There are more miles on Harley-Davidson’s Freedom Jacket than there are on many of the motorcycles it represents. In fact, it might prove to be the most well-travelled jacket in history, and it’s come home to Milwaukee as Harley-Davidson’s 110th Anniversary celebration reaches its end.
To celebrate that 110th company birthday, Harley-Davidson threw an international party with rallies and media events in Tibet, Austria, New Zealand, South Africa, Germany, Mexico City, Australia and Italy.
That globetrotting came to an end with a massive celebration in H-D’s birthplace of Milwaukee. While no single Harley-Davidson employee or representative attended every one of those events, the Freedom Jacket did.
Earlier this year, on that first special media ride through Tibet, Harley-Davidson reps and reporters from the Far East were enjoying a demo ride. While stopped, the H-D folks asked a worker along the side of the road to sign one of the rider’s classic, bomber-style leather jackets with words that meant “Harley-Davidson” to him.
That stranger painted the Chinese symbol for “Freedom” on the cow hide in red road paint. In every stop since, additions of different varieties were added. Patches, signatures, arm bands, pins and small works of art spread across the leather as the jacket passed from company officials and military heroes to celebrities and Pope Francis I.
During an interview I did with Bill Davidson (Harley-Davidson Museum official and great grandson of the company’s co-founder) during the New Zealand rally, he explained that the Freedom Jacket inspired thoughts of freedom in most people who came across it.
“(The jacket) was just something that came about spontaneously,” Davidson said. “It shows how closely people associate our brand with freedom. And, it became a symbol for how we came together during this 110th anniversary.”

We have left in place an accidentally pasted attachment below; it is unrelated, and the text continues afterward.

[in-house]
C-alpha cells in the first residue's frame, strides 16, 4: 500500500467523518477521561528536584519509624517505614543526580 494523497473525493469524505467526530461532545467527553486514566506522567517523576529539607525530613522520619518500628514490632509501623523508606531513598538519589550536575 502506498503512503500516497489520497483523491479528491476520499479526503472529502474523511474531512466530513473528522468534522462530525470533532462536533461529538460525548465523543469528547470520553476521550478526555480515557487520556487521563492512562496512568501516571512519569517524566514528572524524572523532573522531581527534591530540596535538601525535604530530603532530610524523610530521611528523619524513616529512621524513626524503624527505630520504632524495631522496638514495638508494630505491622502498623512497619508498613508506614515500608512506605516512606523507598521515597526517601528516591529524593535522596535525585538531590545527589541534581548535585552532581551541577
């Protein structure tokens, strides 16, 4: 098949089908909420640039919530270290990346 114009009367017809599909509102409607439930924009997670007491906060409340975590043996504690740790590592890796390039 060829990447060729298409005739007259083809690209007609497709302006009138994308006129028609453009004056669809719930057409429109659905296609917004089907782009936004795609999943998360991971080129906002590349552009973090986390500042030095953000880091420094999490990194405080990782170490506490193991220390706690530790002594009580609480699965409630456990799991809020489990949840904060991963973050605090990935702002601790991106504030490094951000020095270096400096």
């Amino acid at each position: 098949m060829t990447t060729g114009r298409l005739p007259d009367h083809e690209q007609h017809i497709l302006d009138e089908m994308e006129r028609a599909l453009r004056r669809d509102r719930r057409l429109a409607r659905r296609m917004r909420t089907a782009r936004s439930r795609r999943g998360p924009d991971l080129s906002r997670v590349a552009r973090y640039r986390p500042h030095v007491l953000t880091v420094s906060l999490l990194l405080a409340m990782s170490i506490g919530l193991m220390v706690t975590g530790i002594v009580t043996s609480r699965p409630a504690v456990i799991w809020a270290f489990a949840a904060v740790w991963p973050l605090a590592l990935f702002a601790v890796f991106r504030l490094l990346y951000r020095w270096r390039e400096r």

As the clock wound down to the final year-end rally at Harley-Davidson’s birthplace and headquarters in Milwaukee, the Freedom Jacket ended its global journey back home again.
It’s no doubt destined for a permanent home in the Harley-Davidson Museum. But, before the jacket was hung up for history, it was donned by 16-year-old Harley Owners Group member Parker Anderson during the Milwaukee rally’s 6,000 bike parade.
The Appleton, Wisc. native said he was overwhelmed when H-D reps chose him out of countless thousands to wear the symbolic jacket.
“It was such an honor,” Anderson said after riding alongside me during the parade. “I haven’t been riding that long, and to be able to wear this jacket and ride in this parade with my dad – I’ll never forget it.”
Certainly, it’s no accident the powers that be chose a 16-year-old to carry the jacker into its final ride. With 110 years already behind the company, H-D now looks to bring in a new generation of riders capable of riding their bikes to HD125, HD150 and beyond.
Special thanks to the following sponsors and benefactors for making the HD110 World Tour possible: Harley-Davidson, Crave Online, IndieGoGo, Meguiar’s Car Care Products, The Iron Horse Hotel – Milwaukee, The Langham Hotel Auckland, Auckland Motorcycles and Power Sports, Hilton Daytona Beach, Hotel Casa Camper – Berlin, South African Airways, Margate Hotel, Protea Hotel President – Cape Town, Mexico City Marriott, Harley-Davidson Latin America, Samsung Galaxy, Harley-Davidson Europe, Sheridan Golf Parco de’Medici, Hilton Milwaukee City Center, Milwaukee Harley-Davidson, Todd Hall, Steve Harpst, Burbank Boxing Club, Judith and Garfield Reeves-Stevens, Carla Gehrig, Eric Rogell, Traycee King, Joy Sapieka and Nicholas Kearney.